One Caravan School
Not all acquiesced to the Four Caravans Edict. An iconoclastic clerical faction, most commonly among the incendiary preachers sent to eradicate the native religion of Nalai, rejected what they saw as a populist dilution of their religion, and insisted that there could only ever be one caravan to follow – the caravan of the church. Icons are a superstitious distraction; the empire has no authority without the church; the family cannot guide its children unless it is itself guided by the church. The church, therefore, is the font of all wisdom. As the purpose of the law is to guide toward the attenuation of tsaien in the afterlife, the church is the font of all law.
The organised church, however, has long since been purified of any One Caravan elements; One Caravan considers this fortunate, as the metropolitan system is a tool for control of the church by the Emperor. Indeed, little of the apparent One Caravan ‘church’ has survived persecution. Abnegation is performed in small groups, guided by the presence of a clergyman, usually in private residence. There is no devotion, and much focus is placed on the sermon. The material for sermons is always derived from the writings or words of theologians; becoming a theologian is simply a matter of becoming religiously learned, and being ‘accredited’ by a shoni, which for One Caravan School is an ad hoc assembly of other theologians.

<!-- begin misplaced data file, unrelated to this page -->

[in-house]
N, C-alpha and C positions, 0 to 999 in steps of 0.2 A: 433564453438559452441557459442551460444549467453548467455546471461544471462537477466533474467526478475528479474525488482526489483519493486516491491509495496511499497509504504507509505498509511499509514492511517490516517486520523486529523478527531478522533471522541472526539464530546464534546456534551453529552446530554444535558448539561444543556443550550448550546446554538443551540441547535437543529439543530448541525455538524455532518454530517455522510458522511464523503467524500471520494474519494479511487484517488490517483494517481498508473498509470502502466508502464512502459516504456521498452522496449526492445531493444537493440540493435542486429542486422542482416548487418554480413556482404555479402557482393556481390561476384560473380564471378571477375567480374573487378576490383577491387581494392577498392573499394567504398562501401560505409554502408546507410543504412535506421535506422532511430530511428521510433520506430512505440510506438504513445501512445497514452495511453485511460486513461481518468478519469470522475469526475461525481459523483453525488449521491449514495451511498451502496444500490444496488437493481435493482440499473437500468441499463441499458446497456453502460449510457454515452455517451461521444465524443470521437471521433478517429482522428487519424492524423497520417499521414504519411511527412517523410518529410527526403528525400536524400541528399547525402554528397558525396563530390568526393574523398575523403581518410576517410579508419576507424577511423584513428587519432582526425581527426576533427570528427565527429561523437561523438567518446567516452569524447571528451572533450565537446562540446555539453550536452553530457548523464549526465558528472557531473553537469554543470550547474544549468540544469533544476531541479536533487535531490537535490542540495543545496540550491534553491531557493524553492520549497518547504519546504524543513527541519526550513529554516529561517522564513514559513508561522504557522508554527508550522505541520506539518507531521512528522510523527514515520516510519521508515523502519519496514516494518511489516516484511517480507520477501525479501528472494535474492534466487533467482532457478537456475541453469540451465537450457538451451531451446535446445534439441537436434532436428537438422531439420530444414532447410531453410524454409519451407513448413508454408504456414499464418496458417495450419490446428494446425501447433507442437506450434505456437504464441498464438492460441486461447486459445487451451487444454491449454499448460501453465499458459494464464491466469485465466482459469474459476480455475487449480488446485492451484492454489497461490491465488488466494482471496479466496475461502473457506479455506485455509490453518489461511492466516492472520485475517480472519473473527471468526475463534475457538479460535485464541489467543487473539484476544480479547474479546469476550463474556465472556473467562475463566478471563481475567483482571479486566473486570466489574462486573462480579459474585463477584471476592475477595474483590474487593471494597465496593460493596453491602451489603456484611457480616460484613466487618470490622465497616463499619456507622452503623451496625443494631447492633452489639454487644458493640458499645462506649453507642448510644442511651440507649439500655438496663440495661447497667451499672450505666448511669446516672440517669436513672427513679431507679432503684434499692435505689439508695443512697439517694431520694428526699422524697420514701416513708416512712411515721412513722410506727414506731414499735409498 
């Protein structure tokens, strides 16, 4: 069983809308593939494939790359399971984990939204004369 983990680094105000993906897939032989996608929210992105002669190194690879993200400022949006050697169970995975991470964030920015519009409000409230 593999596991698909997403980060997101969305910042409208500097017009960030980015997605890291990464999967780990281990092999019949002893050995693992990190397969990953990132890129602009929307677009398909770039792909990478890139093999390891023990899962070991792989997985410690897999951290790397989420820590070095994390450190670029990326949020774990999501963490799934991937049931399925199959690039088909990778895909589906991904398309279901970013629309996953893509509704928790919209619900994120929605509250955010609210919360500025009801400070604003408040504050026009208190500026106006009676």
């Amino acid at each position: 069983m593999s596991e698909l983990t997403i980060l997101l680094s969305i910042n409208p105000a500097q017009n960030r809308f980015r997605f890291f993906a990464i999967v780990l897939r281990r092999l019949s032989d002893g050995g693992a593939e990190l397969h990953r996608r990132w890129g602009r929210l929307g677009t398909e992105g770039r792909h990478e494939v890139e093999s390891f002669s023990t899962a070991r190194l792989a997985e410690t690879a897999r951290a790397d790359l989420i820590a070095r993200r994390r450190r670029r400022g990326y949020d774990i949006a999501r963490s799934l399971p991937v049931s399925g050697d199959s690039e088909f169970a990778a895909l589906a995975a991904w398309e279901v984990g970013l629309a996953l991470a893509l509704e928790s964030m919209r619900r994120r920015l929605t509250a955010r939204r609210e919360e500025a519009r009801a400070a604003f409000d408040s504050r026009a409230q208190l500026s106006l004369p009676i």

The mystical side of One Caravan is displayed in their practice of solitary abnegation – occurring rarely, in advance of important occasions or to mark some celebration or tragedy, this abnegation may last for hours or days. Penitential fasting is also common. In general, however, One Caravan is a practical, philosophical religion, shorn of the ‘superstitious’ and ceremonial aspects of its sister-faiths. The focus is the philosophical derivation of moral laws. In this derivation, there may be divergences between theologians, and over time several major schools have emerged.
One Caravan School has long been persecuted as a danger to the state, and in many areas it has been destroyed entirely, yet in rural, isolated areas it has survived, and as it has dwindled it has become more tolerated. More moderate theological schools have been able to accommodate obedience to secular authorities, making their sect less politically contentious; their steadfast rejection of superstition has mostly saved them from rural witchhunts. Indeed, they currently enjoy quite a positive reputation, particularly as they gradually migrate to the more liberal cities – they are seen as puritanical, rational and literate. The School is increasingly attractive to the scientifically-minded, and is now common among engineers and bureaucrats.